October 30, 2012 / 12:21 AM / 5 years ago

Fireflies provide flash of inspiration for cheaper LED lamps

2 Min Read

Specimens of different species of fireflies are displayed at the Forest Research Institute Malaysia (FRIM) in Kuala Lumpur July 23, 2010.Bazuki Muhammad/Files

HONG KONG (Reuters) - South Korean scientists have copied the structure of a firefly's underbelly to create what they say is an improved and cheaper LED lens that they hope will one day be used in smartphones, televisions and other devices.

In a paper published on Tuesday in the Proceedings of the National Academy of Sciences journal, the scientists described how they were inspired by the firefly, a bright and efficient source of natural light.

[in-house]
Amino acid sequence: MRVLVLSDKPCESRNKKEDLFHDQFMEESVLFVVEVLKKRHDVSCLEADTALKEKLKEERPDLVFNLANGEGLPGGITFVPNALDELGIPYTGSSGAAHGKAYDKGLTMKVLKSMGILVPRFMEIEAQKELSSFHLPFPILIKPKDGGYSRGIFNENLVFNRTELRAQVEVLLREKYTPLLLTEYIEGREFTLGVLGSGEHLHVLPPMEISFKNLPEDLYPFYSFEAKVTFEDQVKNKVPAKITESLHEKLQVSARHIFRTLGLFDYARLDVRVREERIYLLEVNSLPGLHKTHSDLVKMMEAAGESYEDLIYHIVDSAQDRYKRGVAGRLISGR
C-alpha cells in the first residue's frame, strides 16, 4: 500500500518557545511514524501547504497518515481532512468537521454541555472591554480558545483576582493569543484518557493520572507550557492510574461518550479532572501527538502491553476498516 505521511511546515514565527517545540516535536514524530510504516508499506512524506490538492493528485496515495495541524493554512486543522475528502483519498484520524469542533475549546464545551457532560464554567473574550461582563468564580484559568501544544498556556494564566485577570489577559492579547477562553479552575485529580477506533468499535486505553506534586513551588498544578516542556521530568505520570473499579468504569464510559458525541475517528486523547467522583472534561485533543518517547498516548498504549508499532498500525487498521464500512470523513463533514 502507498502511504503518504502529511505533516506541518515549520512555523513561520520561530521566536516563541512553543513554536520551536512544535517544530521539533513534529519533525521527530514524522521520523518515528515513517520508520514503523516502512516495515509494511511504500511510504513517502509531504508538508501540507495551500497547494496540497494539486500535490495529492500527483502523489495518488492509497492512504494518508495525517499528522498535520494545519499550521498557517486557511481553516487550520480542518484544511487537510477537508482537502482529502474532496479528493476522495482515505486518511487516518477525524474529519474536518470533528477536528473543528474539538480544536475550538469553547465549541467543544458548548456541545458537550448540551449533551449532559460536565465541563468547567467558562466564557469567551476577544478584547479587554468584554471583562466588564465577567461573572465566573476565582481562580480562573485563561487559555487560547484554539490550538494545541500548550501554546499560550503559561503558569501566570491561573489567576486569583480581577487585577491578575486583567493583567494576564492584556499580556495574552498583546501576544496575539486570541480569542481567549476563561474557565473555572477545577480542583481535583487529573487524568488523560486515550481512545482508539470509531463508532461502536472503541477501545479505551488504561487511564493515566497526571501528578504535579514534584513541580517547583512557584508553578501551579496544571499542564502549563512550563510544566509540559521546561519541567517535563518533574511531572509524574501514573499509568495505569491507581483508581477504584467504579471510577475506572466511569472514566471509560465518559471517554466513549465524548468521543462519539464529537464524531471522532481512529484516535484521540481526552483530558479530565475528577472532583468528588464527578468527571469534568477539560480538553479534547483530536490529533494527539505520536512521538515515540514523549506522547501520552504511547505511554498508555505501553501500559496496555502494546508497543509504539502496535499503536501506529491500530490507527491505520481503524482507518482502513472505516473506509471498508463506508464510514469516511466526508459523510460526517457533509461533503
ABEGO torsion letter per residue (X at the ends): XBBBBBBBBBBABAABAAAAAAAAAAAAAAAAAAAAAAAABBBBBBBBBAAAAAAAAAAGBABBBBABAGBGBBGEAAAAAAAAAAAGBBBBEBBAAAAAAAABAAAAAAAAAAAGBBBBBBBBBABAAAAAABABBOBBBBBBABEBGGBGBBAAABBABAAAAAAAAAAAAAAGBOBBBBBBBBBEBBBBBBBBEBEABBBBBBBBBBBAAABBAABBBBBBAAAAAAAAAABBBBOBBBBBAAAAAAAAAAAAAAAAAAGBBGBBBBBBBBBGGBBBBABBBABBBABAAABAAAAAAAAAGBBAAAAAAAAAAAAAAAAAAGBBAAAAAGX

"We made a new LED lens (copying) the nanostructure of the firefly lantern," said lead author Ki-Hun Jeong, associate professor at the Korea Advanced Institute of Science of Technology's department of bio and brain engineering.

By copying the structure of the firefly's three-layered lower abdomen, Jeong and colleagues managed to do away with an expensive component in existing LED (light-emitting diode) lamps.

Fireflies produce light from the lower abdomen to attract mates and prey.

"By having this structure, it is comparable to the conventional anti-reflection coating of existing LED lights which is very expensive," Jeong said.

"Our lens has a curvature, which is very similar to the anti-reflection coating, so we can minimise the lens price."

Reporting by Tan Ee Lyn; Editing by Nick Macfie

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